Welcome! This is the second post in a series about why people have a hard time sticking to a diet long term. Make sure to check out last week’s post here.
This week we’re talking about malnourishment due to undereating. With so much food readily available, many people are still malnourished, and eating disorders are on the rise. Too many teenage girls are fanatically attempting low-calorie and nutrient poor diets, which harms their bodies as they grow through puberty. In fact, many people are eating less than concentration camp prisoners! I delve into this topic more in my post Dear Dieter – Stop Treating Yourself Like a Concentration Camp Prisoner so make sure to check that out. It really is scary and sad that while we have so much food available, many people are still malnourished.
The U.S. federal dietary guidelines recommend that people eat between 1.5 and 2 cups of fruit per day, and 2 to 3 cups of vegetables per day. While, I personally feel like those guidelines are less that what many people need, a recent survey completed by the Centers for Disease Control and Prevention showed that just 13 percent of people consumed enough fruit to meet the national guideline, and 9 percent ate enough vegetables. (1) We’ve become completely reliant on nutrient poor convenience foods. Malnutrition is showing up in our culture in everything from heart disease to cancer to obesity and even more subtle annoyances like menstrual pain (no it’s not normal) and mood swings.
So what does this have to do with sticking to a diet? Low calorie dieting leads to malnourishment and even further depletes an already out of balance body. Beyond the basic idea that if you don’t eat enough, you’ll crave quick sources of foods, there are many nutrients that play a role in regulating our appetite. Zinc is a really good example of this. Zinc is a nutrient that is hard to get even in a nourishing diet. It’s found in red meat and egg yolks. Zinc has a well documented effect on our sense of taste. (2, 3) If we are deficient, our body can only register extreme sweetness, saltiness, or spiciness as having a taste. Simple, healthy food becomes unappetizing. When we restore our body’s zinc stores, our taste of healthy food revives itself. This is part of the reason that as we start to eat healthy food, we begin to crave healthy food.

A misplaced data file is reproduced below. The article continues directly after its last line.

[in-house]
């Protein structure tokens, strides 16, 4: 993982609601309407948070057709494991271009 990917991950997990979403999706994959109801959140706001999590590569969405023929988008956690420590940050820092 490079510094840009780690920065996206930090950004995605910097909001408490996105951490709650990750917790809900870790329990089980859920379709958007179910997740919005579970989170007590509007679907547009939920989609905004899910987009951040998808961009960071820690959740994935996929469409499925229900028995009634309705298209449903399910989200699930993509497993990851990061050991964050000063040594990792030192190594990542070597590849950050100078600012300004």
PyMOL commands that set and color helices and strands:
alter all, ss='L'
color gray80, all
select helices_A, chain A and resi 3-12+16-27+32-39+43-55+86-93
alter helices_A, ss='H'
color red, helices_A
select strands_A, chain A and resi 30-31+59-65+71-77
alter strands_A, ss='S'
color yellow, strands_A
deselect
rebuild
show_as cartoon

Another way under eating can undermine our ability to stick to a diet long term has to do with our adrenal glands. Our adrenals secrete the hormones cortisol which is our stress hormone. Cortisol is secreted for all kinds of stress – emotional, mental, physical, and dietary. One key dietary stressor is under eating. Historically, cortisol was an important hormone to put us into the fight or flight response so we would have the energy to find food. Chronically high cortisol can lead to insulin and leptin resistance (4, 5, 6). Leptin is the hormone in charge of telling us we’re full. When our cells become resistant to leptin, we have a hard time keeping our appetite in it’s normal range and is part of the reason many people end up in the yo-yo dieting trap.
So, how many calories should you be eating, and what does a nourishing diet look like? I like this calorie calculator. It’s easy to input your height, weight, and activity level to get a general idea. Knowing exactly what’s going to work for you, can take a little bit of experimenting, but this is a good place to start. I use myfittnesspal.com to get an idea of how many calories I am eating on a daily basis. From my experience, most people don’t realize how LITTLE they are eating. For the ins and outs of a nourishing diet, check out our FREE Real Food 101 e-course!